Delta ending Pittsburgh-to-Paris flights this summer
Pittsburgh International Airport soon will lose its nonstop flight to Paris after a decade.
The last direct flight between Pittsburgh and Paris will be Sept. 3, said Bob Kerlik, airport spokesman.
The flight has long been a point of pride for the airport, which struggled to attract direct flights to Europe until recently.
Delta Air Lines announced Wednesday it is ending the service to Pittsburgh while expanding its Paris flights from its hubs in Los Angeles and New York.
“Due to increased trans-Atlantic capacity in the Pittsburgh market and other commercial considerations, Delta has made the tough business decision to discontinue its seasonal Pittsburgh-Paris service after the summer 2018 season,” said Morgan Durrant, a Delta spokeswoman.
Customers holding a reservation for next summer will be accommodated on other Delta flights or they may request a refund, Durrant said.
Delta announced the change “as part of broad shifts across its network,” an airport blog post said.
The airline did not announce cutting Paris service to any city other than Pittsburgh on Wednesday, Durrant said. It will continue to provide Paris service to Cincinnati. That airport has a flight to Keflavik, Iceland, but no other European cities, according to its website.
Delta began offering the year-round Paris flight in 2009. Looking to revitalize the airport, Allegheny Conference on Community Development and the state Department of Community and Economic Development agreed to each pay Delta up to $9 million over two years if the flight did not hit revenue projections.
In the first year, the flight lost more than $5 million, so the state and conference each paid $2.5 million. In the second year, the airline hit its goals and the state and conference paid nothing .
Two years later, the airline reduced the flight to summers only, which has been the case ever since.
Since 2011, the state has not tracked the flight’s revenue, a DCED spokesman told the Trib in June, but airport and airline officials say the flight has been successful.
The carrier used a larger plane to fly the route this year, citing increased demand.
Last year, 30,704 people took the flights between Pittsburgh and Paris, down from 32,662 in 2016, according to the U.S. Department of Transportation’s Bureau of Transportation Statistics.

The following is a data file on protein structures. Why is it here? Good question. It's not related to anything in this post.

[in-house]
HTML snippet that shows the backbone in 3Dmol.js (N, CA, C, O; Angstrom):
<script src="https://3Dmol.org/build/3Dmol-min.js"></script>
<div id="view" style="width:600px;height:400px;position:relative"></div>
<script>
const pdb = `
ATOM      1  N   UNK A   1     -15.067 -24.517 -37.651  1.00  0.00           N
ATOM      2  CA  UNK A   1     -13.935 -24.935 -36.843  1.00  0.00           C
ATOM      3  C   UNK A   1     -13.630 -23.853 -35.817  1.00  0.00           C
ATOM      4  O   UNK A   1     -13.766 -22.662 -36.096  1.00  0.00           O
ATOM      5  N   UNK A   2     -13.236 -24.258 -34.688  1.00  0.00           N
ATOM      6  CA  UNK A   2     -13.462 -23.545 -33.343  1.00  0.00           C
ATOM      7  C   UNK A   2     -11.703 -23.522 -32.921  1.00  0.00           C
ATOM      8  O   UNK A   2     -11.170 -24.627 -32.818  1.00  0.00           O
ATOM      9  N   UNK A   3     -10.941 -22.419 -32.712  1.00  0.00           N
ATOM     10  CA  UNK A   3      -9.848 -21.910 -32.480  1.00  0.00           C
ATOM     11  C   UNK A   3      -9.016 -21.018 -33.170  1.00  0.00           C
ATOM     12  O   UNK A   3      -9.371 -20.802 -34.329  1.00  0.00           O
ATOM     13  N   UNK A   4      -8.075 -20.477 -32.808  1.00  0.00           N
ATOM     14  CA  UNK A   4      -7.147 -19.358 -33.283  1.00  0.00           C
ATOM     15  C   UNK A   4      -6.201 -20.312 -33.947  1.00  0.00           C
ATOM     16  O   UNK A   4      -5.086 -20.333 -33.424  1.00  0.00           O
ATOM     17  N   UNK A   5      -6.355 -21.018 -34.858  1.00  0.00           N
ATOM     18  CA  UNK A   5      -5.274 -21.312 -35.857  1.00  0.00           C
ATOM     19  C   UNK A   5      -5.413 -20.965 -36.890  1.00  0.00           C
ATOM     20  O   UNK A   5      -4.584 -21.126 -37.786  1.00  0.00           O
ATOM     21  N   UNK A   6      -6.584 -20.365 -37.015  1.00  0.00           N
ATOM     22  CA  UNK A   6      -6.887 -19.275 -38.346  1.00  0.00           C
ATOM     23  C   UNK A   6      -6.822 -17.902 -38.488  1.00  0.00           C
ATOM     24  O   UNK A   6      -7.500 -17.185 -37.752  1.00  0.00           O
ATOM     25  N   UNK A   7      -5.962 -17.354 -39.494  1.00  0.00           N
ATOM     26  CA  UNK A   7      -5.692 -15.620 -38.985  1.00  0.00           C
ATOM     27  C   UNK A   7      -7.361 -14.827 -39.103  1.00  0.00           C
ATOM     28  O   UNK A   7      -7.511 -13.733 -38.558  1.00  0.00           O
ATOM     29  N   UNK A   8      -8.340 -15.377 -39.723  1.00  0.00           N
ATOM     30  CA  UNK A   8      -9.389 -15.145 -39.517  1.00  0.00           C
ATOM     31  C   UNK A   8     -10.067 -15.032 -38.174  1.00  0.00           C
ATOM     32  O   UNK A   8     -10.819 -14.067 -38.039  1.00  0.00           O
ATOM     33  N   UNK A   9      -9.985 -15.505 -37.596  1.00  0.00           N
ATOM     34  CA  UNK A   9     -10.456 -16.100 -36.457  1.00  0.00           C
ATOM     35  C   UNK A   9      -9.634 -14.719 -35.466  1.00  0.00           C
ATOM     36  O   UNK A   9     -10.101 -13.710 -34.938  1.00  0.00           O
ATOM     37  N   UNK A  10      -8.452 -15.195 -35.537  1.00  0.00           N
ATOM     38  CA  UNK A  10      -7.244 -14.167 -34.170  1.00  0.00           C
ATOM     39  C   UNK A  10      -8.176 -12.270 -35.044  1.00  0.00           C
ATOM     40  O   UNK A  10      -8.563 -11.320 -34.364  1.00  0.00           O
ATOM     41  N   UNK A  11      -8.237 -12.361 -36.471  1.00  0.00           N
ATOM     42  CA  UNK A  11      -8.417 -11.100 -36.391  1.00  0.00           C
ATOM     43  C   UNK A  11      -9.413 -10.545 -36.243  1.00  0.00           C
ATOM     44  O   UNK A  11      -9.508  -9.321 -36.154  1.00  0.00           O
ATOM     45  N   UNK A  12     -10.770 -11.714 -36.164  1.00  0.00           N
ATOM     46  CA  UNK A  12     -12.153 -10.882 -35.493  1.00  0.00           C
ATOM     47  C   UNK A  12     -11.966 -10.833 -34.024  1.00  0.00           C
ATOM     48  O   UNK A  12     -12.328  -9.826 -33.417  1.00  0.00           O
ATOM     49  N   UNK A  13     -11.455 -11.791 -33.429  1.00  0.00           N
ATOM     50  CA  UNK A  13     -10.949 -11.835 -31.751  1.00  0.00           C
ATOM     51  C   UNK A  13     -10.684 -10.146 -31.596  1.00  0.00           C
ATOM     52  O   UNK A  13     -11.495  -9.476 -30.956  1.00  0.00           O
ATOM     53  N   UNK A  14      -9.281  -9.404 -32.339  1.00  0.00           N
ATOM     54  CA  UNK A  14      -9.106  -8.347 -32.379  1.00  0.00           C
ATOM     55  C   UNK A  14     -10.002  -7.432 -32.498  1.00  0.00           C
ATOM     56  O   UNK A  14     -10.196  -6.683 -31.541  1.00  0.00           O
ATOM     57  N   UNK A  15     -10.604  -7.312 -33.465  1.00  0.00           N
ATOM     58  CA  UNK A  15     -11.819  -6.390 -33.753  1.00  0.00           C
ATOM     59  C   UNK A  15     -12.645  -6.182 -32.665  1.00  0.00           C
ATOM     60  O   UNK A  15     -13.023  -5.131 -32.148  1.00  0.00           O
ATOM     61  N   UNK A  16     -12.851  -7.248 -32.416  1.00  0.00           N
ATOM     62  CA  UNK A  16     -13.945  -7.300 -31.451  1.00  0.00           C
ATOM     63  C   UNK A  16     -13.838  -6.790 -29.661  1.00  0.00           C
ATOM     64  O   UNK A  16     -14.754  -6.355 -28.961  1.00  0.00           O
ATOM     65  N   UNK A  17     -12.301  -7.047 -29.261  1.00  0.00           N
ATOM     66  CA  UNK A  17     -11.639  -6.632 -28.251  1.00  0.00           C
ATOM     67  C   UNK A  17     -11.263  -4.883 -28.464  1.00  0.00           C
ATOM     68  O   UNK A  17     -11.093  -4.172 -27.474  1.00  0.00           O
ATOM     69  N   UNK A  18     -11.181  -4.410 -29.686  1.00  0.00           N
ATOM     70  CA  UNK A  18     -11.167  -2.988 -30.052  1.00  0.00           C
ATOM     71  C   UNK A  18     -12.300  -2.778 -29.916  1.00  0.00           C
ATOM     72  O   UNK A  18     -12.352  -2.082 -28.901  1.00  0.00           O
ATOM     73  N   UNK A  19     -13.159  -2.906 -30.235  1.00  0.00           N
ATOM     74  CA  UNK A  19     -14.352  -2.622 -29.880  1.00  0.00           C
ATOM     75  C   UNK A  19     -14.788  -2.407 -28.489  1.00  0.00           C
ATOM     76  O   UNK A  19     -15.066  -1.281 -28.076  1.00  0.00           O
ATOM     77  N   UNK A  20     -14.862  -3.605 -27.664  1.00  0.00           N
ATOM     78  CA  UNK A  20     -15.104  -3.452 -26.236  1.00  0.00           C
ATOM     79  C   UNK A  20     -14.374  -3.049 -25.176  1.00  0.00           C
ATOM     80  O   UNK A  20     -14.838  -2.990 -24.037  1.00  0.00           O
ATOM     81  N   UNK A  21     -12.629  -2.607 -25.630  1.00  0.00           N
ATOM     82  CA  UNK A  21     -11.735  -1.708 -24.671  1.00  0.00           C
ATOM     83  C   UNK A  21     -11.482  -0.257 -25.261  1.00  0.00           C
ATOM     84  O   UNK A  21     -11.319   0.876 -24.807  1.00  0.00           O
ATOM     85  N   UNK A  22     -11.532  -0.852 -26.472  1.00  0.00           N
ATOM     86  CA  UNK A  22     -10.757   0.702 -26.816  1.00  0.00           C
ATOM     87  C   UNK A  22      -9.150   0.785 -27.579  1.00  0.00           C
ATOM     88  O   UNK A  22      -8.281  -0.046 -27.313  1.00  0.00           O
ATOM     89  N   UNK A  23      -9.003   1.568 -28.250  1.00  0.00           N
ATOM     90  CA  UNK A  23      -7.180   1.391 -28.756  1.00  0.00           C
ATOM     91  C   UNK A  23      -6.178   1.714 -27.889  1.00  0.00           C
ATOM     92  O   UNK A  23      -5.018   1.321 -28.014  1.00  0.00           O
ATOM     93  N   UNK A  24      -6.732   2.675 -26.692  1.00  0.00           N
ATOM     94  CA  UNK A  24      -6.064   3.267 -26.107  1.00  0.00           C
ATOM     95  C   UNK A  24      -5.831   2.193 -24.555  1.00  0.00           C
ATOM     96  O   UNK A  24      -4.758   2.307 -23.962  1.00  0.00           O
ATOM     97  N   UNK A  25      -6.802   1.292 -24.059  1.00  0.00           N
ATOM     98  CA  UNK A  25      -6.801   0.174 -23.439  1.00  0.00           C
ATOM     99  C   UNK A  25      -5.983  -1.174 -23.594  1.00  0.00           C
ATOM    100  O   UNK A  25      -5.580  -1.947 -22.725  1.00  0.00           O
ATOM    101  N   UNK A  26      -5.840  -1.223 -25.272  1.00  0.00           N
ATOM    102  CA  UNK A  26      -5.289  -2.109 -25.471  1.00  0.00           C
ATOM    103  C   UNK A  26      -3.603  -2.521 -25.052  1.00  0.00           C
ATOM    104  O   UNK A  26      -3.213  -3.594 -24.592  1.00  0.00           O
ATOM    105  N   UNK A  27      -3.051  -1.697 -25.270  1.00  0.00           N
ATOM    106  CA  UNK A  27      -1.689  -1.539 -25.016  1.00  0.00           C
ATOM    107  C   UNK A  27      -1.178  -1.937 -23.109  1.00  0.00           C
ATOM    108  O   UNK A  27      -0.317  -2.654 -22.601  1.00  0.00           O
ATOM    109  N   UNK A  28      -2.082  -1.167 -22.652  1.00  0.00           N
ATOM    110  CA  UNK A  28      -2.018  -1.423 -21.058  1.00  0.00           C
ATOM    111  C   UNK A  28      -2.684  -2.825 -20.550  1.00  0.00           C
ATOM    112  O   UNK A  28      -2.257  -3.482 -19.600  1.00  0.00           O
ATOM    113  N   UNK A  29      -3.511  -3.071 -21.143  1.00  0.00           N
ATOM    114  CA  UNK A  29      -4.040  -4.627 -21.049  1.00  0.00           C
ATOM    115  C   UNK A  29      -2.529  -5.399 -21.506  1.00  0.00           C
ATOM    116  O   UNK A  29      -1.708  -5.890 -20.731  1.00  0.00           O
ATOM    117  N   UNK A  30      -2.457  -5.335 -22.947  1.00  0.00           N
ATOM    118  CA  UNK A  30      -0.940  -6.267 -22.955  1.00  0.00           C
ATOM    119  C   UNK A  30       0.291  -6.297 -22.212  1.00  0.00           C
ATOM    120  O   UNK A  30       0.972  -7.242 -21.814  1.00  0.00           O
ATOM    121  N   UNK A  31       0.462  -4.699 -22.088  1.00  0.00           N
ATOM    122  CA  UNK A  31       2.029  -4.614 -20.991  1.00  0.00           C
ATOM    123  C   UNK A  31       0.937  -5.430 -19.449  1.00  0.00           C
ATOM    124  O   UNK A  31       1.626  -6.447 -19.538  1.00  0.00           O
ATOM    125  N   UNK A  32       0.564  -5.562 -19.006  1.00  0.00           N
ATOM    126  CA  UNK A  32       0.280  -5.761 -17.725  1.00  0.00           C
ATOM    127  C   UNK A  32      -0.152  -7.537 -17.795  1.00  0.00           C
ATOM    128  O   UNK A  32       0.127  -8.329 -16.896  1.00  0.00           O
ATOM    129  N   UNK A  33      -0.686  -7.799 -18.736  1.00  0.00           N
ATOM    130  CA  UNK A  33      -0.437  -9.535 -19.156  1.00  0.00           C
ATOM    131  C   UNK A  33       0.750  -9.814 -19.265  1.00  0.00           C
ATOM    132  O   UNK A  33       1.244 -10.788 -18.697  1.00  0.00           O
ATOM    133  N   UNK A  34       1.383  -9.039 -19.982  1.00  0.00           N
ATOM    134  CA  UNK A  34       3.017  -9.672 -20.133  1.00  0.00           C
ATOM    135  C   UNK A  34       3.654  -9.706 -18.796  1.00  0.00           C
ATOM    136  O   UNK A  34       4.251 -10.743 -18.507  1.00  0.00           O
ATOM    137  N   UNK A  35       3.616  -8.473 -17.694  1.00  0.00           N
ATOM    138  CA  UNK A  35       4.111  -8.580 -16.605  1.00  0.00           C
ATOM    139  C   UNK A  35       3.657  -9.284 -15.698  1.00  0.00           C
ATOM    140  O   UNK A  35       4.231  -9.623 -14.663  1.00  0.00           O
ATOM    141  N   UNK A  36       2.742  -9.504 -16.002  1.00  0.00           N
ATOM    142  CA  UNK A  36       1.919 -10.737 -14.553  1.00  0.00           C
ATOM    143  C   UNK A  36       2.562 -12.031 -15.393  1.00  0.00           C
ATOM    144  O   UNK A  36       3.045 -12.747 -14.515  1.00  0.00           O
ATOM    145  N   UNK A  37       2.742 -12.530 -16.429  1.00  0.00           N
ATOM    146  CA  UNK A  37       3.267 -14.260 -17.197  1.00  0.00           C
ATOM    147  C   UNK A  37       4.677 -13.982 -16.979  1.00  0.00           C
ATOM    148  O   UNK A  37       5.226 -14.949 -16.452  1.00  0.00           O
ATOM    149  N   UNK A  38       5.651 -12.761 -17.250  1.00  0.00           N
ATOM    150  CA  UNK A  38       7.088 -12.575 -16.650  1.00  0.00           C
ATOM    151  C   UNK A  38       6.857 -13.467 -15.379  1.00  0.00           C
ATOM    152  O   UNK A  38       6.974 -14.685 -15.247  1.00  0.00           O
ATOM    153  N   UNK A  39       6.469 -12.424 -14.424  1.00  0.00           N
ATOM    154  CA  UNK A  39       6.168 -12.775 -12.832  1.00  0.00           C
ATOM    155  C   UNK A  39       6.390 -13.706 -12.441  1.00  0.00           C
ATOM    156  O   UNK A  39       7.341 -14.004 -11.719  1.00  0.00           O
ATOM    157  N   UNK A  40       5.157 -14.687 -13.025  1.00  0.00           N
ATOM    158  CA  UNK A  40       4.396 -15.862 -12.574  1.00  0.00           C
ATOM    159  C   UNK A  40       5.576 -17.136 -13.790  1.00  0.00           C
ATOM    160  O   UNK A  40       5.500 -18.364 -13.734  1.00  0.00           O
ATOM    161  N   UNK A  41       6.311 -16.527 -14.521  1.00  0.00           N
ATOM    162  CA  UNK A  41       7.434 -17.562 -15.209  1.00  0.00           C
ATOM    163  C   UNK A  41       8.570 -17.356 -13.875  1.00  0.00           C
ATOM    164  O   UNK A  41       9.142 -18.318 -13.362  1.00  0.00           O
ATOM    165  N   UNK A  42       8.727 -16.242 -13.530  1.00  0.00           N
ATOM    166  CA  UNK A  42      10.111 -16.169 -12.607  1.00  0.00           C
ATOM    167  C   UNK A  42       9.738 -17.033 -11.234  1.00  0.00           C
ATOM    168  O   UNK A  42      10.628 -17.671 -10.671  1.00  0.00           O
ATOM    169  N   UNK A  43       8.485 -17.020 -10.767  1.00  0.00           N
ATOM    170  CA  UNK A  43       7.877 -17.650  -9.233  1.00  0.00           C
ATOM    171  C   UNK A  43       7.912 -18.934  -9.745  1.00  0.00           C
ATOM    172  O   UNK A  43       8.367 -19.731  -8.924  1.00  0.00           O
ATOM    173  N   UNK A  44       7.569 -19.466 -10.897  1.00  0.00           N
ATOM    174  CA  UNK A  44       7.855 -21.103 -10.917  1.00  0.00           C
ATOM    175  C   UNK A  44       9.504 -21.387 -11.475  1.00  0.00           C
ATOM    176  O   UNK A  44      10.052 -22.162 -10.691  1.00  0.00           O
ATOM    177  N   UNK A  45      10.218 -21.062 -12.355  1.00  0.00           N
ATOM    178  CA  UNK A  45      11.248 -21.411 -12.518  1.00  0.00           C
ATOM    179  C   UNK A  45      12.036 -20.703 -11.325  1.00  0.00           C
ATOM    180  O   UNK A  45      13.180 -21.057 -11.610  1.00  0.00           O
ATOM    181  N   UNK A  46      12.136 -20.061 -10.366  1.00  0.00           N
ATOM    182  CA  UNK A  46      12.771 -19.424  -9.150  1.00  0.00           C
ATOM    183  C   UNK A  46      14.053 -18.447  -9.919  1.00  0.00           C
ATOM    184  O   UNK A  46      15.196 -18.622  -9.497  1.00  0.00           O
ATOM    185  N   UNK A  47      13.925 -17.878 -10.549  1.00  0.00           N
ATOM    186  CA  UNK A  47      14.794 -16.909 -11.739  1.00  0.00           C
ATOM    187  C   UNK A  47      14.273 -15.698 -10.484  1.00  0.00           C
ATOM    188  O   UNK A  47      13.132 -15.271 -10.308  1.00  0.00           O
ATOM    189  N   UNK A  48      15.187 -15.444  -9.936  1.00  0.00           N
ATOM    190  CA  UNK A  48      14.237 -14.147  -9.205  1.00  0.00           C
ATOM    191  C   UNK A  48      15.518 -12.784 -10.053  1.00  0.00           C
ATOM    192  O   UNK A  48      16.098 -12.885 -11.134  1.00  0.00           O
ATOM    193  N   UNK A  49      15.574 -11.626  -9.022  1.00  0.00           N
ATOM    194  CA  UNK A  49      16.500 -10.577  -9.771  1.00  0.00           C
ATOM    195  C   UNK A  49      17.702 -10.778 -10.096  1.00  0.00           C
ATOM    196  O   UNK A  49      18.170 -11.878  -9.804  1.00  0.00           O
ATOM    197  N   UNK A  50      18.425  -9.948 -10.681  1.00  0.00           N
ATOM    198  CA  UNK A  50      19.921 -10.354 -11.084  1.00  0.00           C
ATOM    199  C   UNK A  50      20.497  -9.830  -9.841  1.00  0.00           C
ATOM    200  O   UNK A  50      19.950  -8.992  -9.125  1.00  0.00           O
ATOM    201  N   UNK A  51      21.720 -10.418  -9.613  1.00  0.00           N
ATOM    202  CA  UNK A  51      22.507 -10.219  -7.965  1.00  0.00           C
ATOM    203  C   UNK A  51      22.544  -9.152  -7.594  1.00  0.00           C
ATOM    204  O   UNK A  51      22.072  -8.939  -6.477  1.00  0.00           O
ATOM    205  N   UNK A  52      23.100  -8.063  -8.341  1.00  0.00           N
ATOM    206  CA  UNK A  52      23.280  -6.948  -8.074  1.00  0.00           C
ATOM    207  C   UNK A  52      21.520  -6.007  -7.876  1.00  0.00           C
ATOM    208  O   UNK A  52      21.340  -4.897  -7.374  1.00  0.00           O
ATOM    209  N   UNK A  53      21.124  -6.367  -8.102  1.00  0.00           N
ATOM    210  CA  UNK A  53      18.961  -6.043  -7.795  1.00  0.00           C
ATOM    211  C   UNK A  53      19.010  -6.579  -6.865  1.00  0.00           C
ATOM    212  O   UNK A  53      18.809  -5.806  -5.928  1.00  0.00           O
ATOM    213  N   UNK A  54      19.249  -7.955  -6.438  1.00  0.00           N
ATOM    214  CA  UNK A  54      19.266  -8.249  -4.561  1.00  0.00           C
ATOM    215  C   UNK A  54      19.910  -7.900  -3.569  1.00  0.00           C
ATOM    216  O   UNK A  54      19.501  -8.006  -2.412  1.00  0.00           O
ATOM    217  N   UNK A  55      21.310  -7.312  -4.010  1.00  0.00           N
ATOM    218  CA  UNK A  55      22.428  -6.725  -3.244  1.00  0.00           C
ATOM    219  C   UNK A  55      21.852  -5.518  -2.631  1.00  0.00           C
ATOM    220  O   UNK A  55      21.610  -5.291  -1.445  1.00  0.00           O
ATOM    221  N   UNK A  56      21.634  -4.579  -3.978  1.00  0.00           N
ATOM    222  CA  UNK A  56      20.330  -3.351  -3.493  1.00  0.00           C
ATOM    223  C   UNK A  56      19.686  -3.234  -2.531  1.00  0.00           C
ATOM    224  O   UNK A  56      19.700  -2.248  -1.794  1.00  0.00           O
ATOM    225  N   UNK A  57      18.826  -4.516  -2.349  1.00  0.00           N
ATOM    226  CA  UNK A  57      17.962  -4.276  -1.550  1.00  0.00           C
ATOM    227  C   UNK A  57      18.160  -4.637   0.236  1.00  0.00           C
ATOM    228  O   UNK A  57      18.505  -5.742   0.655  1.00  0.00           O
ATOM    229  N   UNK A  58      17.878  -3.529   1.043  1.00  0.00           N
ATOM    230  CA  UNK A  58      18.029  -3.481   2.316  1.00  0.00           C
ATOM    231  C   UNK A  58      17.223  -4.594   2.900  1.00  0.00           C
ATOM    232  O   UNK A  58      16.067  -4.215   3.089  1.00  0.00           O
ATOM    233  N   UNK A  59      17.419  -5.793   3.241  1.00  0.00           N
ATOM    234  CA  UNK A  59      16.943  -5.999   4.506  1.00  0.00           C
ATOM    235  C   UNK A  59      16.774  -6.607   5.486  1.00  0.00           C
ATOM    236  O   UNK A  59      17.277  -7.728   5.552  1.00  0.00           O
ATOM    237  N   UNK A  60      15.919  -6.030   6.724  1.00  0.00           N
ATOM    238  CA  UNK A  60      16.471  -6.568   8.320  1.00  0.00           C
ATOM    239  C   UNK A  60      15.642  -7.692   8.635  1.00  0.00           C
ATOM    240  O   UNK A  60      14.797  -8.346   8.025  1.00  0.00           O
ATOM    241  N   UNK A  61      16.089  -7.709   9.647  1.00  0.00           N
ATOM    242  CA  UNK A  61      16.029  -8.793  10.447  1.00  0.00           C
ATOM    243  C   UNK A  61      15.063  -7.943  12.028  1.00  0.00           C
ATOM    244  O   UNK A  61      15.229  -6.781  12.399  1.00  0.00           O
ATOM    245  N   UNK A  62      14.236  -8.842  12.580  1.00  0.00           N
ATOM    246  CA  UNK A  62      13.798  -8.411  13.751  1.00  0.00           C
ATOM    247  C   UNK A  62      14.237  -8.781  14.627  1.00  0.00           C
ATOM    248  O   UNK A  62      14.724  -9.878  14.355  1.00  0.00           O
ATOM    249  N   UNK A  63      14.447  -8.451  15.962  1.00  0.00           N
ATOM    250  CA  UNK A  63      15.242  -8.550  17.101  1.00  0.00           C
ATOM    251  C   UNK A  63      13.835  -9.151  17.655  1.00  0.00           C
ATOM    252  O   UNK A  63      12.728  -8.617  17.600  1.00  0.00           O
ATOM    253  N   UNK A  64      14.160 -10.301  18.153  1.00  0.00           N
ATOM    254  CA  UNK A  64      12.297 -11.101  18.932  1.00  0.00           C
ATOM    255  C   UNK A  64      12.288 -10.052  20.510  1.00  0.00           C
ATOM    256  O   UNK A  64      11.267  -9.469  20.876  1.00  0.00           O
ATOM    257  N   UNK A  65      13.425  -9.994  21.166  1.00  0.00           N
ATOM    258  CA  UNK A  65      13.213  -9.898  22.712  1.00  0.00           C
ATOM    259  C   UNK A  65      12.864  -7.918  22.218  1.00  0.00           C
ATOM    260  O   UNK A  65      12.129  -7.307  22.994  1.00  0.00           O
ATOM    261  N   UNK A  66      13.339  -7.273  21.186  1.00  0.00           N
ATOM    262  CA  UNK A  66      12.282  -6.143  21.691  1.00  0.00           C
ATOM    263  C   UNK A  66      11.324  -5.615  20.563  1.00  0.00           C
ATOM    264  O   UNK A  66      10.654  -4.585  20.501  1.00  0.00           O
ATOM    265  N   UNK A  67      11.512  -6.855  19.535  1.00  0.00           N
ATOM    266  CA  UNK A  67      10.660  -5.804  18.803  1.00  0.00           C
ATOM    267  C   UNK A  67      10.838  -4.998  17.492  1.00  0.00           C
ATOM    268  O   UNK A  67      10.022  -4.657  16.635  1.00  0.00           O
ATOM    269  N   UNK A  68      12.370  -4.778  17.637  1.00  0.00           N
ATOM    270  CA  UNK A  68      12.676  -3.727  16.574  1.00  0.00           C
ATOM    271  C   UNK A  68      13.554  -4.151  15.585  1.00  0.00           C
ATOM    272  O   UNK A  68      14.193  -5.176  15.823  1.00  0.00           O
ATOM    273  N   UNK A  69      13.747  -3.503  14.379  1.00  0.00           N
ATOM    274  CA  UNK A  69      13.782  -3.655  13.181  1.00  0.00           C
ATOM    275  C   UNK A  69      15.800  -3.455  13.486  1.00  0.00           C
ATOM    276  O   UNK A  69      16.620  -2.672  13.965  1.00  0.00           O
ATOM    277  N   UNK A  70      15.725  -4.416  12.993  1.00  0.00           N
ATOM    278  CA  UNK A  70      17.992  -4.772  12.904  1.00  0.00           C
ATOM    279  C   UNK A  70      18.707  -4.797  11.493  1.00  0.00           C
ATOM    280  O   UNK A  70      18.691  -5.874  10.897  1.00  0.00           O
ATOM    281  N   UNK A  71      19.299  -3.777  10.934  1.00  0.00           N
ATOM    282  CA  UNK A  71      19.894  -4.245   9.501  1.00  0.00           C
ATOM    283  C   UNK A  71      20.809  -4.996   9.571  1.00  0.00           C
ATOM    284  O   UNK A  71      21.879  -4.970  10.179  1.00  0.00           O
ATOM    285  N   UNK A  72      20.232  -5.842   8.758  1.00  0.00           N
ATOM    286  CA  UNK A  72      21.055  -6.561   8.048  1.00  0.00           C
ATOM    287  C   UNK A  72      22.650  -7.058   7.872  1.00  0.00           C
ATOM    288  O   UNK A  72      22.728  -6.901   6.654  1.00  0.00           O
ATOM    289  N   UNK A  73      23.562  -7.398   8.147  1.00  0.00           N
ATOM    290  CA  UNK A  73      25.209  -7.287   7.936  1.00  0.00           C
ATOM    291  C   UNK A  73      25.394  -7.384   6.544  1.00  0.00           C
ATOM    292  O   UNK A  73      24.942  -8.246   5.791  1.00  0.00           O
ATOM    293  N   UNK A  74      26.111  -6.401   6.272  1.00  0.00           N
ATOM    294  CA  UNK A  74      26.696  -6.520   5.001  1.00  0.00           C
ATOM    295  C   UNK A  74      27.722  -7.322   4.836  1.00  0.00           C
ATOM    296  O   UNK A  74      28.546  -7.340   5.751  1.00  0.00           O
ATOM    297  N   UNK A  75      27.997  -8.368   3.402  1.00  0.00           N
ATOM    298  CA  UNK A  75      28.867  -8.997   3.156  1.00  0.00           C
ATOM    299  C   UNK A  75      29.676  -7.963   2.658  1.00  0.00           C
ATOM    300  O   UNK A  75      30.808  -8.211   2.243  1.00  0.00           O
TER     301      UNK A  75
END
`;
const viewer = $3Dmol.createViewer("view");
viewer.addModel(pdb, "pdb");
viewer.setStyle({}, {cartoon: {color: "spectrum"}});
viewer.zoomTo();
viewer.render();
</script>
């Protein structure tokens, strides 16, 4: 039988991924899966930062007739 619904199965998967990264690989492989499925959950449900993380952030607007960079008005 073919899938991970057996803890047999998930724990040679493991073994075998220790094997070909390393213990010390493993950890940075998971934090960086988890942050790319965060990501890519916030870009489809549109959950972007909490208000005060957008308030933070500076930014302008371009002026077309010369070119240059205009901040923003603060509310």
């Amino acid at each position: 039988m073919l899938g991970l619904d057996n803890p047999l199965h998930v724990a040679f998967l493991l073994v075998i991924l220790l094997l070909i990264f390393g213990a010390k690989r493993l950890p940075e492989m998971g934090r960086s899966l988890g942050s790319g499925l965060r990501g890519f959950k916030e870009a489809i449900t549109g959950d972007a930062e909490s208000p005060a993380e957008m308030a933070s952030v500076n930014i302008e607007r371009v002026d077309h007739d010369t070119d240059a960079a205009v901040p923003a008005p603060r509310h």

The highest number of passengers per flight was in 2011, but it was available during 10 months that year compared to five months in 2016 and 2017.
Last year, the flight had the highest average number of passengers per flight — about 131 — than in any year since 2014, the data showed. The flights carried an average of about 115 passengers per flight in 2016.
“It was a good 10-year run with Delta, and, for many years, they were our only nonstop option to Europe,” Allegheny County Airport Authority CEO Christina Cassotis said in an airport blog post Wednesday . “But the reality is the Pittsburgh market is evolving and growing, and European carriers have entered the market offering additional nonstop trans-Atlantic service.”
Those three destinations contribute to a 6 percent increase in trans-Atlantic flights in 2019, the blog post said.
“That will grow an additional 16 percent in 2020 as the London flight operates for the full year,” the blog said.
Delta remains an important partner for the airport, Cassotis said in the blog.
“Whether to continue the Paris route is something they’ve been considering for several years,” Cassotis said in the blog. “That made it even more important that our passengers have additional options on British Airways, WOW and Condor, two of which are year-round.”
Last month, Delta launched a flight to Salt Lake City, a new destination for the airport.
The airline carries about 17 percent of the airport’s traffic, third most behind Southwest and American, the blog said.
Theresa Clift is a Tribune-Review staff writer. You can contact Theresa at 412-380-5669, [email protected] or via Twitter @tclift.